By Anne Blythe, McClatchy Newspapers –
RALEIGH, N.C.—As the John Edwards trial gets closer to opening statements on Monday, prosecutors and defense attorneys are revealing evidence and witness lists that offer glimpses of the arguments to come.
The witness lists includes names made familiar by the scandal — Rielle Hunter, the campaign videographer with whom Edwards had an extramarital affair and child, Andrew Young, the former aide who wrote a tell-all book about Edwards’ ill-fated run for the 2008 Democratic presidential nomination.
But the testimony of one witness listed for the prosecution and defense, former Edwards speechwriter Wendy Button, could speak volumes for how the trial turns.
“Indeed, she is probably one of the government’s more important witnesses because the indictment alleges that Mr. Edwards made statements about his knowledge of events to her,” Allison Van Laningham, a Greensboro lawyer on the Edwards defense team, stated in a recent court document related to the case.
Button is attempting to quash a subpoena issued by Edwards’ attorneys requesting sweeping information related to her communications with or about Edwards and Young. It also requests drafts or agreements relating to any book she plans to write about the case.
Prosecutors contend Button will corroborate their allegations that Edwards knew Fred Baron, a wealthy Texas lawyer, was providing money to “support and hide” Hunter from the media.
A hearing on the motion to quash is set for Friday. Judge Catherine Eagles, who will preside over the trial, has recused herself and asked another judge to decide the matter because her husband works in the firm of the North Carolina lawyer representing Button.
Although Button is not mentioned by name in the indictment, prosecutors describe a campaign staffer who helped Edwards in July or August of 2009 draft a statement for the media in which he would acknowledge being the father of Frances Quinn, the daughter Hunter gave birth to on Feb. 27, 2008.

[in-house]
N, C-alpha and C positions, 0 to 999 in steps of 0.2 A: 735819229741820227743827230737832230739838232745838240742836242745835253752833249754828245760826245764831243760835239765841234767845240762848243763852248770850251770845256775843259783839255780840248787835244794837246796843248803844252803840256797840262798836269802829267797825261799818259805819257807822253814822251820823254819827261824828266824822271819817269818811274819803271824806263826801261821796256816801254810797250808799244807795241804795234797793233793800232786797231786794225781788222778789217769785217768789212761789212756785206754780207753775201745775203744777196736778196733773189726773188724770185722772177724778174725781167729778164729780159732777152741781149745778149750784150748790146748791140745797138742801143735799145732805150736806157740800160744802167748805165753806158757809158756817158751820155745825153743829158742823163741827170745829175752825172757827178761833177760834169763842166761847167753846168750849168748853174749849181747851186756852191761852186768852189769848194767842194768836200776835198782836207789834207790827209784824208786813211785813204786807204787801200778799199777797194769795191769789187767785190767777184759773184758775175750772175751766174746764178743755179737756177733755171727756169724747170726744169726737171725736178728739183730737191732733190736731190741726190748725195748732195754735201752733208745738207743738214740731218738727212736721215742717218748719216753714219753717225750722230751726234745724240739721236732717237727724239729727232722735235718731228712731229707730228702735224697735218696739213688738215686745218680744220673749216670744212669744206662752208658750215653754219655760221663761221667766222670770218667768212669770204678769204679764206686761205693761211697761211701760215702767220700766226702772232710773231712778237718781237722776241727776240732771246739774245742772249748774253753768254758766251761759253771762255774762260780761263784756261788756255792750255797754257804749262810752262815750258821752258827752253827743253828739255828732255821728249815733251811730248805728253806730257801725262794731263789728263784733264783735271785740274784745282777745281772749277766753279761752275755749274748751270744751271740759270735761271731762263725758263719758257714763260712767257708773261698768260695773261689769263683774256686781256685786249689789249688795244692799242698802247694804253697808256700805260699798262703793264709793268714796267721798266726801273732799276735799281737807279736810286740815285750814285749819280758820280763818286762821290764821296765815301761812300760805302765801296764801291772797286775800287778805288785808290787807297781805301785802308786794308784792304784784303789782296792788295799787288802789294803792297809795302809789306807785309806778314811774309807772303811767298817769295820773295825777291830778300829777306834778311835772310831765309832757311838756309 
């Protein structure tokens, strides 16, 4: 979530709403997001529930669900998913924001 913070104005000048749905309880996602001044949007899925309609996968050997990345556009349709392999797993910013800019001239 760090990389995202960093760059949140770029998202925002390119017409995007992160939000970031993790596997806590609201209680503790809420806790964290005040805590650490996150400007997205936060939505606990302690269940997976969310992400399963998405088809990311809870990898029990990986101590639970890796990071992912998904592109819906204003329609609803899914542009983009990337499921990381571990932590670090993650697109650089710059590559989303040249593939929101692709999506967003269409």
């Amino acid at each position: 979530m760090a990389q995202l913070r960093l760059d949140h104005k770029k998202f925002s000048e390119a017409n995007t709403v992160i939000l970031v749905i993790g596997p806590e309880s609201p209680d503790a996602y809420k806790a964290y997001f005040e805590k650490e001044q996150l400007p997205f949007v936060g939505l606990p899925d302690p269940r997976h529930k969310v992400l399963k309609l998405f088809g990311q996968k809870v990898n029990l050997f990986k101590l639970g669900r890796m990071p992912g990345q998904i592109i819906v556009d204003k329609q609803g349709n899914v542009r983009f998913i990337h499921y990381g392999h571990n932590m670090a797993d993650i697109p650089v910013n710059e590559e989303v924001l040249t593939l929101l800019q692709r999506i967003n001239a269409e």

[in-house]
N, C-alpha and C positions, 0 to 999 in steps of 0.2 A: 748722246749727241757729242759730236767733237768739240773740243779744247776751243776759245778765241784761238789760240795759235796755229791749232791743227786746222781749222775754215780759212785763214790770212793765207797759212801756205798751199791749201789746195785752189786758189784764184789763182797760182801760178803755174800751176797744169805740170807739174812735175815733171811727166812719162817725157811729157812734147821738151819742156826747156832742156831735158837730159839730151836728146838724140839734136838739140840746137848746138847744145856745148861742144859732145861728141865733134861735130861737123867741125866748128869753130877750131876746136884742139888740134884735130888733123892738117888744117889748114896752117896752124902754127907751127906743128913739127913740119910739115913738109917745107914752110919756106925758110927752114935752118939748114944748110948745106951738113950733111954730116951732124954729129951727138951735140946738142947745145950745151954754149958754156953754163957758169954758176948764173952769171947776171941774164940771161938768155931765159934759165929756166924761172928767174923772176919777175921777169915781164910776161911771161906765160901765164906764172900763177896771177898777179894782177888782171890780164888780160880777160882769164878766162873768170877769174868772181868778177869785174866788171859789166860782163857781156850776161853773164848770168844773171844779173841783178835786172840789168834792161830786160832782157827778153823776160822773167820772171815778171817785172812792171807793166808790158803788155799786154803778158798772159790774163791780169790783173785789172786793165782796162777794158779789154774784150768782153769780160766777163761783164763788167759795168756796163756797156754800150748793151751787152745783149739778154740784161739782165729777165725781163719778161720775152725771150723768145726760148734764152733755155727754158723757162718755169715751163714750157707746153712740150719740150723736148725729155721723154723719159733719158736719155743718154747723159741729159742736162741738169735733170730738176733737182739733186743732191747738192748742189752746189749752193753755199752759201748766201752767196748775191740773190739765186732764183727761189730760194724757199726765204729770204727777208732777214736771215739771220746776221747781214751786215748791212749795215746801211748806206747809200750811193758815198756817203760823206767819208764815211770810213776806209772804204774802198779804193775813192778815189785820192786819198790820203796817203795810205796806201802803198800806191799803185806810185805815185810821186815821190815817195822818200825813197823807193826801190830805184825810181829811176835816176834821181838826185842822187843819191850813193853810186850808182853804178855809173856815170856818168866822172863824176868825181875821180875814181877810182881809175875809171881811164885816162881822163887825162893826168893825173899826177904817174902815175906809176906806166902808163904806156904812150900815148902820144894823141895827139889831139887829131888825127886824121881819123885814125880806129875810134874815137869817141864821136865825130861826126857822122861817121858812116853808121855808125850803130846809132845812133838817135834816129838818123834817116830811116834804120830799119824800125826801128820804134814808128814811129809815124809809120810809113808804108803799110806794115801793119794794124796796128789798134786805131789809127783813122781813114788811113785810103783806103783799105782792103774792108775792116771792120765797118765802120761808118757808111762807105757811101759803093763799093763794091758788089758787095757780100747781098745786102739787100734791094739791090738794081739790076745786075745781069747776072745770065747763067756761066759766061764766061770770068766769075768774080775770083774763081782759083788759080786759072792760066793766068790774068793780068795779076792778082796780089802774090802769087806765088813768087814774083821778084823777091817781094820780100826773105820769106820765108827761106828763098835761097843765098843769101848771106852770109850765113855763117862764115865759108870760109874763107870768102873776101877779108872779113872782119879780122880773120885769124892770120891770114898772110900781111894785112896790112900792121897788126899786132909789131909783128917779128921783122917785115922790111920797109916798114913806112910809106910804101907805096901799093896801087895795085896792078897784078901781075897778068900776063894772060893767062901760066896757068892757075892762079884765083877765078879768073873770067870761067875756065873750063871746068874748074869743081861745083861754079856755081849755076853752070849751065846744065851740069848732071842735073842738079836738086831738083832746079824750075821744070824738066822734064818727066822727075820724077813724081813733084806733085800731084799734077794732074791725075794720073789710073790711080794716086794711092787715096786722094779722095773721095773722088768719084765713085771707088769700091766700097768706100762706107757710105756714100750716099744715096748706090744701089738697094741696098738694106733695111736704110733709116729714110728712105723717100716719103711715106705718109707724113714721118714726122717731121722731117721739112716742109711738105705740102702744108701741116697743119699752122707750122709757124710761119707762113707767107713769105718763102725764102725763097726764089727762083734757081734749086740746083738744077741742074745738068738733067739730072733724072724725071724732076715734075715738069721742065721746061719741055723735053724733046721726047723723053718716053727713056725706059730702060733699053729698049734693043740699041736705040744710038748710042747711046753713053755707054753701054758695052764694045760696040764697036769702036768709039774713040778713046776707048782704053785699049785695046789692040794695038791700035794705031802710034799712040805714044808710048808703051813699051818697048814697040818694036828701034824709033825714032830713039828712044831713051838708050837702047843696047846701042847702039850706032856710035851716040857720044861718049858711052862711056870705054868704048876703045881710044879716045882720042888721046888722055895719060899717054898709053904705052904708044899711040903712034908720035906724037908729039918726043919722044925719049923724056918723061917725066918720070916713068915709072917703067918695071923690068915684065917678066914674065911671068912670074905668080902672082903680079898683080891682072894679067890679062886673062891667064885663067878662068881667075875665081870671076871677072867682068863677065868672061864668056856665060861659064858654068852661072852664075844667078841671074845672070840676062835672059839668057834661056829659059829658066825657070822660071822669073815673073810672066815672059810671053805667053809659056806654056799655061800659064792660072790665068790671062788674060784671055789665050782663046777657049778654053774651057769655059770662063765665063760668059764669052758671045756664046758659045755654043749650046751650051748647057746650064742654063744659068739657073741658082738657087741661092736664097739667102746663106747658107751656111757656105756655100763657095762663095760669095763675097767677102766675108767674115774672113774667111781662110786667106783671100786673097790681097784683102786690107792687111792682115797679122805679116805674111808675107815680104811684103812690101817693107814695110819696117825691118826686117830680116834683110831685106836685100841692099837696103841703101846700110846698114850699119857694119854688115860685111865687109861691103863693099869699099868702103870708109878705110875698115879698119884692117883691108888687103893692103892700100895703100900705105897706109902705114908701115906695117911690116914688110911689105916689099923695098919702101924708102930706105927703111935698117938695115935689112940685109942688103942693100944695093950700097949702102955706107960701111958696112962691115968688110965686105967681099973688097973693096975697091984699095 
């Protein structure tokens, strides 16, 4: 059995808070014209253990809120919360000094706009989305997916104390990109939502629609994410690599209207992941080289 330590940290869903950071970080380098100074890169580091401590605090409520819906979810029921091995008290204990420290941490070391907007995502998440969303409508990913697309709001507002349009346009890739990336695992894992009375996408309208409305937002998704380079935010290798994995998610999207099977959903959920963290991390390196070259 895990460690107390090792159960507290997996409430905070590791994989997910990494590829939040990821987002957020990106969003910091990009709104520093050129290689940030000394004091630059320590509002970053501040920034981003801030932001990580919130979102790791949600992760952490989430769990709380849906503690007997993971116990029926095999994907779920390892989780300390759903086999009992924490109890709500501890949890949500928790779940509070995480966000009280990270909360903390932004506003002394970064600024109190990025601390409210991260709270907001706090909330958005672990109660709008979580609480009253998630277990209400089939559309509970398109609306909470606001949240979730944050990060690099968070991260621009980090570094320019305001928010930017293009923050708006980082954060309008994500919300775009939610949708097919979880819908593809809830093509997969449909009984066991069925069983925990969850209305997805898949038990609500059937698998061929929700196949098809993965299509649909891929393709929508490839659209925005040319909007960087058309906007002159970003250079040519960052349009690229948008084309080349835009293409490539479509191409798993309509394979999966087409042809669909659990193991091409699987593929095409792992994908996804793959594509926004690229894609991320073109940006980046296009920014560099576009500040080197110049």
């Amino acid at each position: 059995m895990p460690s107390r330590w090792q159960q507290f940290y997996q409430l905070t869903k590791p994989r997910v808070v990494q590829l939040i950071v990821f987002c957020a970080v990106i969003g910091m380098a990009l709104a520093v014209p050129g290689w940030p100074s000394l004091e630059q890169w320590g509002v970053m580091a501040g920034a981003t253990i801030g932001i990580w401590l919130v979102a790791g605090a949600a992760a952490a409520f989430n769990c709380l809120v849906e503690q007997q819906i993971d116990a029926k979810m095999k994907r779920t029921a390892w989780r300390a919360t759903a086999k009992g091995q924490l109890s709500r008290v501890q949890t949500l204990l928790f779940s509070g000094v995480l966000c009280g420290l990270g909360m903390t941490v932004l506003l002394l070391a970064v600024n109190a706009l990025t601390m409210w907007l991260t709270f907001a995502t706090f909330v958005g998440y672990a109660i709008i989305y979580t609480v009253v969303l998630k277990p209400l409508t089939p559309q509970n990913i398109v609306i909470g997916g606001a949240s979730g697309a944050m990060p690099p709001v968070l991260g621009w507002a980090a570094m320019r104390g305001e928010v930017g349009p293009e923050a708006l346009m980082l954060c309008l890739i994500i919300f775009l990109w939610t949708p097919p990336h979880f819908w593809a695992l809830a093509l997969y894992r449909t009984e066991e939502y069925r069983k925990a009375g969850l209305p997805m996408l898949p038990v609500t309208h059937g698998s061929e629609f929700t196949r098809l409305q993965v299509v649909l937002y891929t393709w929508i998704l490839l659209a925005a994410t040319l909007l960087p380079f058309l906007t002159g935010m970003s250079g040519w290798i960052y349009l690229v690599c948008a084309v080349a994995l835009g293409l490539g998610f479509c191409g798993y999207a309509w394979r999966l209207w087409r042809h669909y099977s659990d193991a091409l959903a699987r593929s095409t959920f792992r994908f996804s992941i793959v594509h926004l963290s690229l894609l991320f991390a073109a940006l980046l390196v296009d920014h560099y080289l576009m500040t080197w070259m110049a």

“In the course of preparing this statement,” the six-count indictment alleges, “Edwards told the employee that, during his presidential campaign, he was aware that Person D (since identified as Fred Baron) had provided money and made expenditures to support and hide (Hunter) from the media.”
Edwards ended his campaign for president in January 2008. Baron, Edwards’ national finance campaign chairman, died in October 2008.
Button, who has written for Hillary Rodham Clinton, U.S. Sen. John Kerry and Boston Mayor Thomas Menino, describes herself on her Twitter account as a “writer and reformed poltico” in Massachusetts. She wrote for Edwards through his days as a U.S. senator to his two runs for president.
Button created an uproar in 2008 when she wrote an essay on The Daily Beast website titled “So long, Democrats” and announced she would be voting for GOP presidential nominee John McCain.
She later wrote of the reaction, “I expected anger from the far-left, but the extreme caught me off-guard.”
Since The National Enquirer broke the news about Edwards’ affair and child with Hunter, Button has written several blog posts for The Huffington Post about her frustrations with her former boss.
On Feb. 10, 2010, The Huffington Post put up “My Story of John Edwards’ Mess,” Button’s lengthy personal essay about finding out that her former boss was going to acknowledge being the father of Frances Quinn.
Button wrote about being a “star-struck” idealistic staffer in the early days of Edwards political career, hopeful that his focus on the millions and millions of people who live in poverty every day was sincere.
Over the years, though, Button became less enamored with politics, according to her essays, and chagrined by the scandals and lies.
In her essay, Button stated that she did not know Hunter and Edwards were having an affair until July 2009.
Young, author of “The Politician,” is expected to be a key witness for prosecutors. Prosecutors contend Edwards secretly obtained more than $900,000 from Baron, the wealthy Texas attorney, and Rachel “Bunny” Mellon, a centenarian and philanthropic Listerine heiress, to hide Hunter and her pregnancy from the public.
Prosecutors contend the payments were unreported campaign contributions that exceeded legal limits.
Edwards has pleaded not guilty to the accusations.
His attorneys argue that he did not break the law, and that even if prosecutors can show the federal campaign finance law covers such a scenario, Edwards did not knowingly break the law.
Young, who at first claimed to be the father of Hunter’s baby, could have a credibility issue that jurors find difficult to get past.
Button, a writer who lists in her online bio that she received a master’s of fine arts from Bennington College, could be a witness prosecutors plan to use to corroborate what Young might say.